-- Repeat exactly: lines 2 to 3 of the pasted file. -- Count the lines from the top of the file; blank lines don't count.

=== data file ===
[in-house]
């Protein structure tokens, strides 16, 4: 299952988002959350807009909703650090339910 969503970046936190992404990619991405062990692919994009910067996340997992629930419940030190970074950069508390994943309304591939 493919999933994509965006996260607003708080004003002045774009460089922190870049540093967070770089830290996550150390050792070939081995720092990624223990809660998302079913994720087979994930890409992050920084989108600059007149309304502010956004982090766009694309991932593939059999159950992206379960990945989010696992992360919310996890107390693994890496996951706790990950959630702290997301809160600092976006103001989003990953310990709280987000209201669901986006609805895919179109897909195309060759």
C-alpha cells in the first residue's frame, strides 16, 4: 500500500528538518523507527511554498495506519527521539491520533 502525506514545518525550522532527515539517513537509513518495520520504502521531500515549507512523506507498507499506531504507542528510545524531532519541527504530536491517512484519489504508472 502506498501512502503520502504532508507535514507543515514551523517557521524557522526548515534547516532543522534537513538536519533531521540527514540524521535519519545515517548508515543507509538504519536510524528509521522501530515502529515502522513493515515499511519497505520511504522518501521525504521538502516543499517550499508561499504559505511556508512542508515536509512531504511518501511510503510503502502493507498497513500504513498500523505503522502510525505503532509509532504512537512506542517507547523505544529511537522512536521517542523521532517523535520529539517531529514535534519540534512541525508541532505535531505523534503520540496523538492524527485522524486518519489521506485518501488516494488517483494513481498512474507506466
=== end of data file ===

């Protein structure tokens, strides 16, 4: 299952988002959350807009909703650090339910 969503970046936190992404990619991405062990692919994009910067996340997992629930419940030190970074950069508390994943309304591939 493919999933994509965006996260607003708080004003002045774009460089922190870049540093967070770089830290996550150390050792070939081995720092990624223990809660998302079913994720087979994930890409992050920084989108600059007149309304502010956004982090766009694309991932593939059999159950992206379960990945989010696992992360919310996890107390693994890496996951706790990950959630702290997301809160600092976006103001989003990953310990709280987000209201669901986006609805895919179109897909195309060759």
C-alpha cells in the first residue's frame, strides 16, 4: 500500500528538518523507527511554498495506519527521539491520533 502525506514545518525550522532527515539517513537509513518495520520504502521531500515549507512523506507498507499506531504507542528510545524531532519541527504530536491517512484519489504508472 502506498501512502503520502504532508507535514507543515514551523517557521524557522526548515534547516532543522534537513538536519533531521540527514540524521535519519545515517548508515543507509538504519536510524528509521522501530515502529515502522513493515515499511519497505520511504522518501521525504521538502516543499517550499508561499504559505511556508512542508515536509512531504511518501511510503510503502502493507498497513500504513498500523505503522502510525505503532509509532504512537512506542517507547523505544529511537522512536521517542523521532517523535520529539517531529514535534519540534512541525508541532505535531505523534503520540496523538492524527485522524486518519489521506485518501488516494488517483494513481498512474507506466